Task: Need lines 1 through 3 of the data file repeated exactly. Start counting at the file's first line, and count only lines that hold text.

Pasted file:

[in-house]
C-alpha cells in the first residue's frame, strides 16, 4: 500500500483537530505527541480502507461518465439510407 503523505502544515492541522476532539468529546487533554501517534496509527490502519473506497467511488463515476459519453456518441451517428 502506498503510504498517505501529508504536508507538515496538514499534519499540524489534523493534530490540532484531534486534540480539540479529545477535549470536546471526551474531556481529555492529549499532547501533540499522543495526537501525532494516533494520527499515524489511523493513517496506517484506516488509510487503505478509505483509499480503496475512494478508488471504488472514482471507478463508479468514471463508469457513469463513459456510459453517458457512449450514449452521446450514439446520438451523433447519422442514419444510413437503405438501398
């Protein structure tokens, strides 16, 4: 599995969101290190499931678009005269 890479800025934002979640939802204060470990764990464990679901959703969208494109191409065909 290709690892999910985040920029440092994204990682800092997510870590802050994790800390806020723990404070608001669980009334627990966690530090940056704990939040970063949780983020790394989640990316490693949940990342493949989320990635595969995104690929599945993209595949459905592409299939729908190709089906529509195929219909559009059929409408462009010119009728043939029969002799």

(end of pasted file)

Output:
[in-house]
C-alpha cells in the first residue's frame, strides 16, 4: 500500500483537530505527541480502507461518465439510407 503523505502544515492541522476532539468529546487533554501517534496509527490502519473506497467511488463515476459519453456518441451517428 502506498503510504498517505501529508504536508507538515496538514499534519499540524489534523493534530490540532484531534486534540480539540479529545477535549470536546471526551474531556481529555492529549499532547501533540499522543495526537501525532494516533494520527499515524489511523493513517496506517484506516488509510487503505478509505483509499480503496475512494478508488471504488472514482471507478463508479468514471463508469457513469463513459456510459453517458457512449450514449452521446450514439446520438451523433447519422442514419444510413437503405438501398
């Protein structure tokens, strides 16, 4: 599995969101290190499931678009005269 890479800025934002979640939802204060470990764990464990679901959703969208494109191409065909 290709690892999910985040920029440092994204990682800092997510870590802050994790800390806020723990404070608001669980009334627990966690530090940056704990939040970063949780983020790394989640990316490693949940990342493949989320990635595969995104690929599945993209595949459905592409299939729908190709089906529509195929219909559009059929409408462009010119009728043939029969002799």